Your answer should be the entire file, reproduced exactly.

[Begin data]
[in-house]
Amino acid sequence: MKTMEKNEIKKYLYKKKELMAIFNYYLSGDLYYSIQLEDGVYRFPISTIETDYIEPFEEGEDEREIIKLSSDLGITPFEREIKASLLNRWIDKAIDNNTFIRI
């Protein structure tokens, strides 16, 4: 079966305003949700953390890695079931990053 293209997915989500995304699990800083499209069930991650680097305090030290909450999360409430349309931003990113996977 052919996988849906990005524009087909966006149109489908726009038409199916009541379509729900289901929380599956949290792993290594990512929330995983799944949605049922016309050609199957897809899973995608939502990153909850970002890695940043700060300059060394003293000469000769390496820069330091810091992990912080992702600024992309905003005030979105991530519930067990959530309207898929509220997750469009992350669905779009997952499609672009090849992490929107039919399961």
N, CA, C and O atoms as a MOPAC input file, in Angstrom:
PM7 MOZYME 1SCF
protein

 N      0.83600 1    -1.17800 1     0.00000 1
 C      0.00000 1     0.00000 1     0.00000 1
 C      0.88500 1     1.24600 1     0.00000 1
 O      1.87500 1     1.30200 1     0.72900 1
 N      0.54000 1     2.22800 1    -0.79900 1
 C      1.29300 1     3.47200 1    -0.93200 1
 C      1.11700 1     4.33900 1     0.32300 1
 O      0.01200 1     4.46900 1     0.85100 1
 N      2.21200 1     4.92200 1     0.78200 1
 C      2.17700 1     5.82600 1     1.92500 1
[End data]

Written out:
[in-house]
Amino acid sequence: MKTMEKNEIKKYLYKKKELMAIFNYYLSGDLYYSIQLEDGVYRFPISTIETDYIEPFEEGEDEREIIKLSSDLGITPFEREIKASLLNRWIDKAIDNNTFIRI
């Protein structure tokens, strides 16, 4: 079966305003949700953390890695079931990053 293209997915989500995304699990800083499209069930991650680097305090030290909450999360409430349309931003990113996977 052919996988849906990005524009087909966006149109489908726009038409199916009541379509729900289901929380599956949290792993290594990512929330995983799944949605049922016309050609199957897809899973995608939502990153909850970002890695940043700060300059060394003293000469000769390496820069330091810091992990912080992702600024992309905003005030979105991530519930067990959530309207898929509220997750469009992350669905779009997952499609672009090849992490929107039919399961």
N, CA, C and O atoms as a MOPAC input file, in Angstrom:
PM7 MOZYME 1SCF
protein

 N      0.83600 1    -1.17800 1     0.00000 1
 C      0.00000 1     0.00000 1     0.00000 1
 C      0.88500 1     1.24600 1     0.00000 1
 O      1.87500 1     1.30200 1     0.72900 1
 N      0.54000 1     2.22800 1    -0.79900 1
 C      1.29300 1     3.47200 1    -0.93200 1
 C      1.11700 1     4.33900 1     0.32300 1
 O      0.01200 1     4.46900 1     0.85100 1
 N      2.21200 1     4.92200 1     0.78200 1
 C      2.17700 1     5.82600 1     1.92500 1